days' techology. Mamoulian put his camera booth on wheels in order to
move it about. He also used two cameras to increase the number of
Mamoulian's other directions from this experimental period
include the horror classic Dr. Jekyll and Mister Hyde
(1932), which used subjective camera, special camera filters, and
synthetic sounds. "I do believe the cinema is in imagery, not in words,"
Mamoulian once said. Jekyll's arrival at the medical theater is a long,
uncut take, seen from his point of view from his house to the
university. His transformation into Hyde is accompanied with the sound of the hearbeat. To obtain the "boom, boom" of the heart-pump, the microphone was held over Jekyll's (Fredric March) heart. This suggestive sound effect was heard only in one scene but it was used in the promotion of the film. March won an Academy Award for his
performance as the kindly doctor and evil Hyde. The film is considered
the best adaptation of Robert Louis Stevenson's
novella. However, Stevenson's work contained no mention of a pipe
organ, but Mamoulian opened his screen version with Dr. Jekyll playing
one in his home. The organ piece, Bach's Toccata and Fugue in D Minor,
possibly chosen by the dírector himself, has become infamous for
its overuse in horror films. The idea of having Jekyll play organ
(performed by Sigmund Krumgold) may have originated with the
screenwriters Percy Heath and Samuel Hoffenstein.
The Jeanette MacDonald - Maurice Chevalier musical Love Me Tonight (1932) had big, densely-populated musical set-pieces. Every member of the cast sang. The opening sequence is famous for its innovative use of sound design: a rhytmic melody grows from the streets of awakening Paris, the heartbeat of the city. Mamoulian's gangster melodrama City Streets (1931), starring Sylvia Sidney, Gary Cooper, and Paul Lukas, was based on Ernest Booth's story Ladies of the Mob. Dashiell Hammett, who was at the height of his literary career and had been signed to create original stories for the screen, co-wrote the script.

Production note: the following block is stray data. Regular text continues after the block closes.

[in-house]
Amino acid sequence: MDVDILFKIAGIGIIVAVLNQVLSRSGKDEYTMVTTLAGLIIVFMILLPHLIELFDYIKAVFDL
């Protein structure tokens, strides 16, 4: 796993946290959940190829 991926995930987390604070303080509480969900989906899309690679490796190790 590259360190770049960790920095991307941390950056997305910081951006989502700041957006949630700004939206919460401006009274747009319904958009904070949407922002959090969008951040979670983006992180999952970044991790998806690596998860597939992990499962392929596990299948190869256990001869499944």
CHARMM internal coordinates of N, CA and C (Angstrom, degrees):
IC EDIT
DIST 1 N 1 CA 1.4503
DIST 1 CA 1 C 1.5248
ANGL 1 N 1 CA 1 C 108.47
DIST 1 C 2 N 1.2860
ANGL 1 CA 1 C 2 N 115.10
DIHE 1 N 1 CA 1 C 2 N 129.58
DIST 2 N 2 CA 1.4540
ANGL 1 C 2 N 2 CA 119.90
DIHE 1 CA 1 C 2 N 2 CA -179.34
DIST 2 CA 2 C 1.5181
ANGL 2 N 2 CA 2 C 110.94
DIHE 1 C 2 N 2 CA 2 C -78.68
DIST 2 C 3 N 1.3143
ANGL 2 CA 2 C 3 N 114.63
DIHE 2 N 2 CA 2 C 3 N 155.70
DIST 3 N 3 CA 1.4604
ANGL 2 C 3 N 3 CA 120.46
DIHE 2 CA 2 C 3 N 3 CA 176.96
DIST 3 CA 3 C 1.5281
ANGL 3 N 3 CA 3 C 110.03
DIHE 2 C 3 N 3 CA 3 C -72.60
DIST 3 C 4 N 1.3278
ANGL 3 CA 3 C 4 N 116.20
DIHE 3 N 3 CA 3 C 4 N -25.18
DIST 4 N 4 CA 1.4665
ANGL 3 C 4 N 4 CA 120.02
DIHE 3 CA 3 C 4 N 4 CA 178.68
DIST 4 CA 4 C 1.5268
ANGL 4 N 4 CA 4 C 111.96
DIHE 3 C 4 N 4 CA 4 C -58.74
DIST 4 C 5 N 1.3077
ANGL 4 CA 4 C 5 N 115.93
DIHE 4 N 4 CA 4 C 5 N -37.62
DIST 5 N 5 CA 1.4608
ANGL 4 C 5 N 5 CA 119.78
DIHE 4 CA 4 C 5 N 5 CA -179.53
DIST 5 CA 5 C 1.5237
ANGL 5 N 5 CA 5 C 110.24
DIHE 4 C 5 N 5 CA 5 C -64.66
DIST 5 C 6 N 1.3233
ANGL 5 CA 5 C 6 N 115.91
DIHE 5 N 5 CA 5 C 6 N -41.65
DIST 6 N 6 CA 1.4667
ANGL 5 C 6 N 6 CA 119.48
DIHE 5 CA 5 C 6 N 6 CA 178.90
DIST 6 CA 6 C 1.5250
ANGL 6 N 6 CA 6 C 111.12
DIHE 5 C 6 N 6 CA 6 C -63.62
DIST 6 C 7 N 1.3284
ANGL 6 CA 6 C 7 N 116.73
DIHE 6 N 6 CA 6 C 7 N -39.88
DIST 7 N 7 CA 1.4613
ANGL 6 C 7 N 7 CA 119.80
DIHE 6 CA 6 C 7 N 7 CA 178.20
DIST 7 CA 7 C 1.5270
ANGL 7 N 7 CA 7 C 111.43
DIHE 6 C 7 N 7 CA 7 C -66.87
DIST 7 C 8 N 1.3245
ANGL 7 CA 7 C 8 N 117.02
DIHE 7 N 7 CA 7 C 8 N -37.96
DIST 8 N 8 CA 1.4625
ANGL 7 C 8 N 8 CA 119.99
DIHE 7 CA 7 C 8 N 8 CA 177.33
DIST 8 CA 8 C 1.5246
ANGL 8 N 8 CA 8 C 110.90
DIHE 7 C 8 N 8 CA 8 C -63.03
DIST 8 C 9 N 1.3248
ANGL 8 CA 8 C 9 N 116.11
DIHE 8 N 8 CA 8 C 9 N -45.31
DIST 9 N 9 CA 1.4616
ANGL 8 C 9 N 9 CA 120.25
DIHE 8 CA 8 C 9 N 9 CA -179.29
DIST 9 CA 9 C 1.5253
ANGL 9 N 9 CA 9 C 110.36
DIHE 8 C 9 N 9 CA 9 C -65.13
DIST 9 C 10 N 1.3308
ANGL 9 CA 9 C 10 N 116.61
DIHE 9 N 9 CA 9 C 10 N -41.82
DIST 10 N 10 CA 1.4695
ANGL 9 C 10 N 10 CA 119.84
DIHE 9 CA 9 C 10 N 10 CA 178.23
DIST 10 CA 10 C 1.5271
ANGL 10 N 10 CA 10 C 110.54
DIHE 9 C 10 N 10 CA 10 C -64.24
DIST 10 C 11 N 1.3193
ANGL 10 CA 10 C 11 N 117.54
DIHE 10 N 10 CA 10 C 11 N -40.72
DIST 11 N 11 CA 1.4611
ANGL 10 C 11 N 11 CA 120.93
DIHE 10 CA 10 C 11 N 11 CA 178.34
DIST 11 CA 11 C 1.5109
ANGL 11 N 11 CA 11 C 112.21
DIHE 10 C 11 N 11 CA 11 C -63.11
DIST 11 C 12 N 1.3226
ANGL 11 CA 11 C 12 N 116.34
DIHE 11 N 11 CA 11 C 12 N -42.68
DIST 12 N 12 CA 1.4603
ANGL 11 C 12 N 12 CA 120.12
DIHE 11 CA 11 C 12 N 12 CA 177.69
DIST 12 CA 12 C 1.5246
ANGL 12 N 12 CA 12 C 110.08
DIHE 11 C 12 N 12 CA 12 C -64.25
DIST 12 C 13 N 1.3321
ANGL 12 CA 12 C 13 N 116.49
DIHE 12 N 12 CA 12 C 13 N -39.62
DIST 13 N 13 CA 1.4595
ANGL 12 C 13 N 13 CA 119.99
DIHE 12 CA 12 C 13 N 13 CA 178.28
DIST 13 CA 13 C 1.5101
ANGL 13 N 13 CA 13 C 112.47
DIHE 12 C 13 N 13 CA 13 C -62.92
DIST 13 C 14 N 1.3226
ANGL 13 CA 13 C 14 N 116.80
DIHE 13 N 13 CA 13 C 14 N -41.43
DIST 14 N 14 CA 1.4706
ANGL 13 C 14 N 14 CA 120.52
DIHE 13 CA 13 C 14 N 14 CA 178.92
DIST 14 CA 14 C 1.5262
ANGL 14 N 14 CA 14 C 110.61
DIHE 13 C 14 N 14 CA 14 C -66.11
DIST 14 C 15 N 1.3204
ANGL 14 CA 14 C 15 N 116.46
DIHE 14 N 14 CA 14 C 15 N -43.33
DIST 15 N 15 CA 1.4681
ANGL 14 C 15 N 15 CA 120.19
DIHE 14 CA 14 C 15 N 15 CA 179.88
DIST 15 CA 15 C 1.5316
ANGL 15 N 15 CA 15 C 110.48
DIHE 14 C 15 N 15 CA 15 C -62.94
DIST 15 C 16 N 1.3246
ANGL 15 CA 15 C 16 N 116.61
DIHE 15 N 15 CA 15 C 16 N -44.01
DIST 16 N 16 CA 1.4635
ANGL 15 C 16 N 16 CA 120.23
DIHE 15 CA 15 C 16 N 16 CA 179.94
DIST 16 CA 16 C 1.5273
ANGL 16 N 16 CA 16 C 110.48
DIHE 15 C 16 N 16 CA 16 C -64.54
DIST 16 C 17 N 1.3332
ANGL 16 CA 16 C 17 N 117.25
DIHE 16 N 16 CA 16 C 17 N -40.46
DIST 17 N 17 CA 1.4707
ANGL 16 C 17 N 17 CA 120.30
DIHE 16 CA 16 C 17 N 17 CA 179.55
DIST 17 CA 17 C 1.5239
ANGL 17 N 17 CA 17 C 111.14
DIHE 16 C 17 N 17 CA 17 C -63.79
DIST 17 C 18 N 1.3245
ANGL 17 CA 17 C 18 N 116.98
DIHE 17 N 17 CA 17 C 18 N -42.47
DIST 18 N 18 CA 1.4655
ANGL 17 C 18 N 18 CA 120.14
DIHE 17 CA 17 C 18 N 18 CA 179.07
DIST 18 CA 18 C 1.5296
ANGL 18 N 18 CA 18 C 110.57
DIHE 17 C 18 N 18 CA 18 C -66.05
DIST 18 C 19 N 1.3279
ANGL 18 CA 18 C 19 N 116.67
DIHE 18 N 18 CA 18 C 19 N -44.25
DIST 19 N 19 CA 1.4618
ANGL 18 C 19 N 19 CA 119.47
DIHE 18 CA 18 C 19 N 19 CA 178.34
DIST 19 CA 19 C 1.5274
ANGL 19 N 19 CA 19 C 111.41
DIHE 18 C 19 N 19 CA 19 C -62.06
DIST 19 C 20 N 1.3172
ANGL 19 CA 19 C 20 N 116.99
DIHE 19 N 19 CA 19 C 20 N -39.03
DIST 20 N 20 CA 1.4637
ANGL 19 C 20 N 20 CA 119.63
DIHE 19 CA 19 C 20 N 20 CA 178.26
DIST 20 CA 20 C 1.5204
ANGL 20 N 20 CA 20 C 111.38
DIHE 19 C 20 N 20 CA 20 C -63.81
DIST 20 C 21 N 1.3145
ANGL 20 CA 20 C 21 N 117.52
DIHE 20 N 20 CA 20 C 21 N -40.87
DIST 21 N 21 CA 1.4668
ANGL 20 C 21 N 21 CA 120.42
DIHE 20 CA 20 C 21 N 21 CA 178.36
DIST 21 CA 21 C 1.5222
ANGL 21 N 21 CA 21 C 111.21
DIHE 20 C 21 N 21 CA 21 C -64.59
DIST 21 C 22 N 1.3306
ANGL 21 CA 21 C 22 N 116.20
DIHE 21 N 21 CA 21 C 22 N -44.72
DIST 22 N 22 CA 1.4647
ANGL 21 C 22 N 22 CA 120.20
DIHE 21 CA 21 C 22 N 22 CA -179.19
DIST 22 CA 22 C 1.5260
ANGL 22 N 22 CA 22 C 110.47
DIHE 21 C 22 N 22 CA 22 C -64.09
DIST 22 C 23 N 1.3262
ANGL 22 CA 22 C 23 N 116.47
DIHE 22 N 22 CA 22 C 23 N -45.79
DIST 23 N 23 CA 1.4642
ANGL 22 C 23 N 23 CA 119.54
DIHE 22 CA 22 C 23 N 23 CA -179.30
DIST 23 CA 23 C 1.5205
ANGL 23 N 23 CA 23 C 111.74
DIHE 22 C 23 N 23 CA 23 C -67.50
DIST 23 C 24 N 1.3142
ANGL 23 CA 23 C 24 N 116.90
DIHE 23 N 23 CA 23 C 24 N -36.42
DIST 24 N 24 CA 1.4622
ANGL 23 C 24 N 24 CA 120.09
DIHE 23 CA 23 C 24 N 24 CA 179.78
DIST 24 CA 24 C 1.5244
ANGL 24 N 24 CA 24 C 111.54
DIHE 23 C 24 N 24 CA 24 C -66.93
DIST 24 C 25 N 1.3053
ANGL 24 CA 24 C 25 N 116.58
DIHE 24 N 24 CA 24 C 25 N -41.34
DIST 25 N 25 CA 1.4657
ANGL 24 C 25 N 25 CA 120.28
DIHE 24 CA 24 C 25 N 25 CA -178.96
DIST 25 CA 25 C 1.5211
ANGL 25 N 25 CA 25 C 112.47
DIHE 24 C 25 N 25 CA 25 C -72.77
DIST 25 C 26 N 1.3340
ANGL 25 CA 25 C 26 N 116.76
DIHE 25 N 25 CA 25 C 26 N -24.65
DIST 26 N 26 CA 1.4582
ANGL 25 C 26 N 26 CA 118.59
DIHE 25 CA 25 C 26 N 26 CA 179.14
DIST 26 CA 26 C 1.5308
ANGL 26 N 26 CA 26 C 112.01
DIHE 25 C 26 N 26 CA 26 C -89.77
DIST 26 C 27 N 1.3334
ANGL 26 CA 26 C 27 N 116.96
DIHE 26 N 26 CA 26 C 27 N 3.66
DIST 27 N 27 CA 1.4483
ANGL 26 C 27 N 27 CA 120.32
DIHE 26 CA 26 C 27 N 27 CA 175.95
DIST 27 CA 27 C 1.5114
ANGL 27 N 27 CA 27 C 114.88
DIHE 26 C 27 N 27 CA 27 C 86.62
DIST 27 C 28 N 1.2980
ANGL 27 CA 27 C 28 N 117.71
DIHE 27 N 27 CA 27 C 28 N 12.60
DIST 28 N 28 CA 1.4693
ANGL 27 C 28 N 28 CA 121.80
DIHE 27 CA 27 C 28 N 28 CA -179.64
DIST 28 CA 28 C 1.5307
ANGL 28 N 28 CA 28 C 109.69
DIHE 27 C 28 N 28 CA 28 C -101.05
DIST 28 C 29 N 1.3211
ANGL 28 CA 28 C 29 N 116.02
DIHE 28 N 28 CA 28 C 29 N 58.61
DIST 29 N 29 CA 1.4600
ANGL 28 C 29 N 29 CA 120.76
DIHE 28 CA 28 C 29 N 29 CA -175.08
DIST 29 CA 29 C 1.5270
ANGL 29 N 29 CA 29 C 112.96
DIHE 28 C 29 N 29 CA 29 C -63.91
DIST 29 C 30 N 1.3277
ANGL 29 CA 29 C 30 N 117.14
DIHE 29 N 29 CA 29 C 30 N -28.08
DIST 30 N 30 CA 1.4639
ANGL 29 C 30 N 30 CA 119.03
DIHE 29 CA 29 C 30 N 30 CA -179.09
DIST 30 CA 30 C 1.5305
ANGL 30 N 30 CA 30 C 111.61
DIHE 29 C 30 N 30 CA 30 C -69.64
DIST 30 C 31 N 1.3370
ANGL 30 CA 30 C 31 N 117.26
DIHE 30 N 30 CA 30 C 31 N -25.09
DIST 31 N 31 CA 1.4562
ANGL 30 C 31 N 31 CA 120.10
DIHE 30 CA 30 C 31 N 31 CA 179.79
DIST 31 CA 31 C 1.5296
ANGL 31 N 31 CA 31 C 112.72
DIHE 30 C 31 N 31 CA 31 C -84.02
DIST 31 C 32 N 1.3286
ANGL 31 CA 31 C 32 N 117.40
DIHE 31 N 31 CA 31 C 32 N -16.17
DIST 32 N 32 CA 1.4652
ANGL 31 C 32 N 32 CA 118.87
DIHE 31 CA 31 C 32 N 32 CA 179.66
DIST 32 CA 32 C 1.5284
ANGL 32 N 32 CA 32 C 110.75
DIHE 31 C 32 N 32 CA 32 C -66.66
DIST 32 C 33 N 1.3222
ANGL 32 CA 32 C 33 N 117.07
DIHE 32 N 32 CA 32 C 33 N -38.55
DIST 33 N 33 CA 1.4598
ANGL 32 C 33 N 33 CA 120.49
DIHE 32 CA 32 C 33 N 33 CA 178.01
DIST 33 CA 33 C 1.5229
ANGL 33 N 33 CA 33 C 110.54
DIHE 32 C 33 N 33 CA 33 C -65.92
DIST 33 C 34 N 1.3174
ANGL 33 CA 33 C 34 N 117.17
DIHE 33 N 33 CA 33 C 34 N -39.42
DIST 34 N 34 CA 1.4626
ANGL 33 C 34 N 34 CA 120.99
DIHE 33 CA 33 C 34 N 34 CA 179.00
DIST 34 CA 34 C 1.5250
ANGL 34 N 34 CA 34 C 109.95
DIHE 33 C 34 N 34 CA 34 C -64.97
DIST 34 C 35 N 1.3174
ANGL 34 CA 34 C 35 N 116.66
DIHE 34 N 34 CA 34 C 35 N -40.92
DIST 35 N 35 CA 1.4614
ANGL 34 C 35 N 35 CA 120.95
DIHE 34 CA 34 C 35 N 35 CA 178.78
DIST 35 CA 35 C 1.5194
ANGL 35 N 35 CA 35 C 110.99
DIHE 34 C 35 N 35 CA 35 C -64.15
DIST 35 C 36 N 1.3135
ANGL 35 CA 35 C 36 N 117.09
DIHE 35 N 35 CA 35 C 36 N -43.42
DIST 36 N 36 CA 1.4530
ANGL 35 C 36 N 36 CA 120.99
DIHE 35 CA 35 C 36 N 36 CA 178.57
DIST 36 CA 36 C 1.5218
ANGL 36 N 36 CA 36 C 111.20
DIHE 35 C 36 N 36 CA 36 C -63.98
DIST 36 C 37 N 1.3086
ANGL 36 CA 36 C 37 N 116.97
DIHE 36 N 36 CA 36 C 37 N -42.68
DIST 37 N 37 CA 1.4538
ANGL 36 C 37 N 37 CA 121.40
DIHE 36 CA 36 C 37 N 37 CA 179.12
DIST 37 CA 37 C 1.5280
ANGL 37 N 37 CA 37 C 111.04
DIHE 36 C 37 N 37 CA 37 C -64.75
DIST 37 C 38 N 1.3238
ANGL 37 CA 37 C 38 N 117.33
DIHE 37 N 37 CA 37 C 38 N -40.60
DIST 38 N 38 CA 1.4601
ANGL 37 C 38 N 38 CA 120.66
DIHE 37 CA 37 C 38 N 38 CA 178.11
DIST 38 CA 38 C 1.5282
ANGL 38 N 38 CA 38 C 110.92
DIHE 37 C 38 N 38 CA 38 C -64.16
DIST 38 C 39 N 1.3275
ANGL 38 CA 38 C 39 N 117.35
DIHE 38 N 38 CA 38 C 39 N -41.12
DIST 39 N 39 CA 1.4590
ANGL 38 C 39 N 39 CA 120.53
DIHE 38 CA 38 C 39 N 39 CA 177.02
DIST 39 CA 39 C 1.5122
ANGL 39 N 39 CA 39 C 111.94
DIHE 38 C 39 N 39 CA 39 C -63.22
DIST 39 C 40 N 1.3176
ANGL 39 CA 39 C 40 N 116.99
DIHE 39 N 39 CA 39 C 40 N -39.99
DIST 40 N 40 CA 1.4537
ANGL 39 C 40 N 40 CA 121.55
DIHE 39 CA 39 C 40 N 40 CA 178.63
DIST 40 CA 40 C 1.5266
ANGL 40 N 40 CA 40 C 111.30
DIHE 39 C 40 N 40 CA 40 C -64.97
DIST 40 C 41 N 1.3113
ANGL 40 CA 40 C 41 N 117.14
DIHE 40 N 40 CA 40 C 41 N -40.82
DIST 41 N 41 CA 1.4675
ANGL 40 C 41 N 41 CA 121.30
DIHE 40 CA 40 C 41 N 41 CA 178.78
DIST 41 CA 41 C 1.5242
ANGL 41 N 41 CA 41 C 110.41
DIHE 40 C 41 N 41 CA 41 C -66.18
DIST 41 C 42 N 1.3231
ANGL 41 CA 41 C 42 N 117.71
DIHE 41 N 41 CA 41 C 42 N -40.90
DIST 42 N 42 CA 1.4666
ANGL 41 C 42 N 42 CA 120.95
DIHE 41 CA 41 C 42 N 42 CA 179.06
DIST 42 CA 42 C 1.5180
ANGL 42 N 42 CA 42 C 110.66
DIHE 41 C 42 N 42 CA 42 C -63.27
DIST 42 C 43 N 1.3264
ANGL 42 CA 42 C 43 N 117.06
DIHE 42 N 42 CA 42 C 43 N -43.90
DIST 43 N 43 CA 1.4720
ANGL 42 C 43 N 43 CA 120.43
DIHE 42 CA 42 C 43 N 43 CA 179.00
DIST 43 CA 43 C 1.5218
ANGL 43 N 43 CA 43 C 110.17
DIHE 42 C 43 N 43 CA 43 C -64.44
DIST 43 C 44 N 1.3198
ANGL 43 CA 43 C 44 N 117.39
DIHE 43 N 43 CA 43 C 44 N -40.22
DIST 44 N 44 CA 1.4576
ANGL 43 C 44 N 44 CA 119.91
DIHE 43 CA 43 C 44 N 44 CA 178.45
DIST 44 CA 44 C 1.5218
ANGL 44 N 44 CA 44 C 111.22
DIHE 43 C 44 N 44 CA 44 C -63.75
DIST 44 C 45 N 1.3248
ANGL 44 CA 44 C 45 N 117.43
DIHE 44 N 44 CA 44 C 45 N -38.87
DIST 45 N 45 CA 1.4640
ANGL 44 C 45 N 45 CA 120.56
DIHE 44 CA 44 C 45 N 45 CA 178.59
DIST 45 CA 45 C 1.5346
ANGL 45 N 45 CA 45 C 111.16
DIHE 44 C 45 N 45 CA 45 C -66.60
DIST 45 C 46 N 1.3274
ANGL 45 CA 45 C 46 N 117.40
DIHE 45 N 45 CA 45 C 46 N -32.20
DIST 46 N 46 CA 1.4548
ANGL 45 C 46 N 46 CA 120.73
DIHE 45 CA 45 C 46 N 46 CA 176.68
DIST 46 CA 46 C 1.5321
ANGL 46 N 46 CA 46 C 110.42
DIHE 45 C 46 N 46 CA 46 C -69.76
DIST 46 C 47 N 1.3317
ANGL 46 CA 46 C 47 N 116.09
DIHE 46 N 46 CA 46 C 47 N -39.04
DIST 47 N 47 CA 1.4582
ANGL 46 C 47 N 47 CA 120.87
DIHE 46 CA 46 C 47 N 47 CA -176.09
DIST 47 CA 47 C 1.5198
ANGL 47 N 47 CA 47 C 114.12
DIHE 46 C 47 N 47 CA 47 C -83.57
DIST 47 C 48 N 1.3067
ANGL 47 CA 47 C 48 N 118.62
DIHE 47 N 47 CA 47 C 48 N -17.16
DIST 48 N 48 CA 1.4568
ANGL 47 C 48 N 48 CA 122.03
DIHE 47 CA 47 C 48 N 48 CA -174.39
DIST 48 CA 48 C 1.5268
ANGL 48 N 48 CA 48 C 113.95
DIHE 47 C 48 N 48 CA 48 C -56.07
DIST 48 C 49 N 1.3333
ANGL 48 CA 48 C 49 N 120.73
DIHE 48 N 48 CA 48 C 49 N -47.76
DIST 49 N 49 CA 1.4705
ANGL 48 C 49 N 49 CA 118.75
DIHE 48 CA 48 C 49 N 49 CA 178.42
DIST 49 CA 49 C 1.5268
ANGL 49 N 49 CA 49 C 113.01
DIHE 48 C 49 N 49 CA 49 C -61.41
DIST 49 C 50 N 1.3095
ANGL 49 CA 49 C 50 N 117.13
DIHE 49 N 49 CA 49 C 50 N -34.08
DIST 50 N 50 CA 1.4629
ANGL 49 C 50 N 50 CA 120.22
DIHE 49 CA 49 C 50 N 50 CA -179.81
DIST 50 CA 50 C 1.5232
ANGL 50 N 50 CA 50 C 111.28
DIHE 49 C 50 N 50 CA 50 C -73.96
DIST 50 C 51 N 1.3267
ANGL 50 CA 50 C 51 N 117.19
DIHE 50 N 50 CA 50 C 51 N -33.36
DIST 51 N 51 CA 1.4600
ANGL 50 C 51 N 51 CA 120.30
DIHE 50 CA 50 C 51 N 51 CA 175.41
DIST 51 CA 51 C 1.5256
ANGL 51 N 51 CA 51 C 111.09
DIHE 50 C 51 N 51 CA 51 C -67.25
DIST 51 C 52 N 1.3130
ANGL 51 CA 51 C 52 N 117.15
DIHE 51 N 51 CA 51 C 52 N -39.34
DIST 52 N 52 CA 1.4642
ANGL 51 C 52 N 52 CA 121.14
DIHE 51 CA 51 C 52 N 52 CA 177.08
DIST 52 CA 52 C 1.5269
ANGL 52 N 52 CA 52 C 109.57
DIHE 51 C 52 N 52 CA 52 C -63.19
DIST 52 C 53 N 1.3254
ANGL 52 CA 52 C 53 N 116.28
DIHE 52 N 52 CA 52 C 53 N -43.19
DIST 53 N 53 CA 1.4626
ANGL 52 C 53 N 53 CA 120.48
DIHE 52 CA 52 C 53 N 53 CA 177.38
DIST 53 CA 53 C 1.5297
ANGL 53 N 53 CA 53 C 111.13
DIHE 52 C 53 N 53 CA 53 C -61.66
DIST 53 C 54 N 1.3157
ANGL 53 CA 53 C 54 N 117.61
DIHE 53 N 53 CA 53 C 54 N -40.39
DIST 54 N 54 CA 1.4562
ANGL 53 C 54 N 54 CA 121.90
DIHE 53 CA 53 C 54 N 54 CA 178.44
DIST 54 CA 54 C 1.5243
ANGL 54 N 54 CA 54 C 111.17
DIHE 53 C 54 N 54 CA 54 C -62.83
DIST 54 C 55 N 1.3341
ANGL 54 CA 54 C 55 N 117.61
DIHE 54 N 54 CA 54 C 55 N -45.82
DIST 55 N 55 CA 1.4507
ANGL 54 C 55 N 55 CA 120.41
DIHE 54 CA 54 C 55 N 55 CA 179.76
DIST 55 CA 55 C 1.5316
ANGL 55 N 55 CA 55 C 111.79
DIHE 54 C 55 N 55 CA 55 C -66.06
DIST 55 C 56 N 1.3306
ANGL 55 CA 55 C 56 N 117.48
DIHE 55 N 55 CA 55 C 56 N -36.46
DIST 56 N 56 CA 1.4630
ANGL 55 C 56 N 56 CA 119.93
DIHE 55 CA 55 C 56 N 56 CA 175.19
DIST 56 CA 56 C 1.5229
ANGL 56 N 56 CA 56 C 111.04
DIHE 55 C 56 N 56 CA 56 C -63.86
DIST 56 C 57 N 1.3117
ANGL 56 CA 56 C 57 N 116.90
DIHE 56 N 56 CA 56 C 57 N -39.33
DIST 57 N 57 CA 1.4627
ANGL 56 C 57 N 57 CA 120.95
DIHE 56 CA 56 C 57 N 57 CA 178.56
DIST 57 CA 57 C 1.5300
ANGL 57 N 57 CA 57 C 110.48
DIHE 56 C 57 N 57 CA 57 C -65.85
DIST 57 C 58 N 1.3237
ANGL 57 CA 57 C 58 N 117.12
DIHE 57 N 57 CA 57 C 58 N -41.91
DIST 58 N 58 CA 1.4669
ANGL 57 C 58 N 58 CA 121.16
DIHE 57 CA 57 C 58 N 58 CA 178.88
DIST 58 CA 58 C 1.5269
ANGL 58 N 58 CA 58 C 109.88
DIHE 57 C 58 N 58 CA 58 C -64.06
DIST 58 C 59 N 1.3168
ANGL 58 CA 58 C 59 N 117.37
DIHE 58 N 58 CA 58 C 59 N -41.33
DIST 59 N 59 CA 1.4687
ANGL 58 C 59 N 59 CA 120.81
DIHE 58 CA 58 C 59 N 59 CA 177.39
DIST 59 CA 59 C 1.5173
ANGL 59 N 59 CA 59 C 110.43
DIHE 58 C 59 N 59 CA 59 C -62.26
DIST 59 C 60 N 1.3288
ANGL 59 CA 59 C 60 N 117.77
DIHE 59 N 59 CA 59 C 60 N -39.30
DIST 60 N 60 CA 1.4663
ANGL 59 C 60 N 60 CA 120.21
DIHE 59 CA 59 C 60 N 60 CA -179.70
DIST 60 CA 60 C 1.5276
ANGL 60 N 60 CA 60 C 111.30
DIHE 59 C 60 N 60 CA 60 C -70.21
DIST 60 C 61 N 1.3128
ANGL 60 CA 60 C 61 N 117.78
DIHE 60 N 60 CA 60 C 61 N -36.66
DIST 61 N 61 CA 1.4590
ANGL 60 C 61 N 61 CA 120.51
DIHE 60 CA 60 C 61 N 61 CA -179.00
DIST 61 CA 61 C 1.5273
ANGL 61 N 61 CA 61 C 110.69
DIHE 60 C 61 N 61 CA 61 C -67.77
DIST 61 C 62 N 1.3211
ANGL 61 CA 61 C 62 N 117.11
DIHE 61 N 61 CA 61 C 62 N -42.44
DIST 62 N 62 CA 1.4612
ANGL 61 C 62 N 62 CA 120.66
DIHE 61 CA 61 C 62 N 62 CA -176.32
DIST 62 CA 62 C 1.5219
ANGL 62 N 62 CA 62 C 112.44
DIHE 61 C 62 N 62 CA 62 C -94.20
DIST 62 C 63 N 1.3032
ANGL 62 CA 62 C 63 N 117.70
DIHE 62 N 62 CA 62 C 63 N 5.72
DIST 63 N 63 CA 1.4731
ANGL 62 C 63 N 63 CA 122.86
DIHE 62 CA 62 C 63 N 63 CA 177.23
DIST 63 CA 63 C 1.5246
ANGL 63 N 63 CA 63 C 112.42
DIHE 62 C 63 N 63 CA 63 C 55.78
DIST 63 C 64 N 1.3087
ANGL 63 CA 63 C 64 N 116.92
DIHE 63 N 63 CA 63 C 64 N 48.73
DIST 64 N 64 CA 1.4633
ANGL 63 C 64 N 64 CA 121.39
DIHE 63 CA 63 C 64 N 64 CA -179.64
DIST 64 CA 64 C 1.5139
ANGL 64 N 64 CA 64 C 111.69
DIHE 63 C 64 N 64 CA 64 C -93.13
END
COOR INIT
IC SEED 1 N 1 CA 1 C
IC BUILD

Queen Christina (1933) was a tour de force for Greta Garbo, although Mamoulian had thought a few years earlier that she was not ready for the big part in Ivan Turgenev's A Month In The Country, a Theatre Guild production which opened in 1930. "There's a certain luminosity about her freckled face," he said. The film includes one of the most famous moments in Garbo's career. She glides around an inn room, in which she has slept with her lover, memorizing every moment for posterity. Mamoulian's advice for his star was, "I want your face to be a blank sheet of paper. I want the writing to be done by every member of the audience." The camera proceed from a long-shot to a final, extended close-up of the actress's unmoving face. In the final scene she stands in the prow of the ship, the wind blowing her hair. Louis B. Mayer (1885-1957), the general manager of MGM, wanted a happy ending. Laurence Olivier was hired for the male lead, but Garbo had him booted off the production in favour of John Gilbert. The censors kept a close eye on the script due to Queen Christina's supposedly bisexual tendencies. The film did poorly in America, but was popular in Europe. Becky Sharp (1935), based on Thackeray's classic novel Vanity Fair, was noted as the first feature in three-color Technicolor. It won the color prize at the third Venice Film Festival.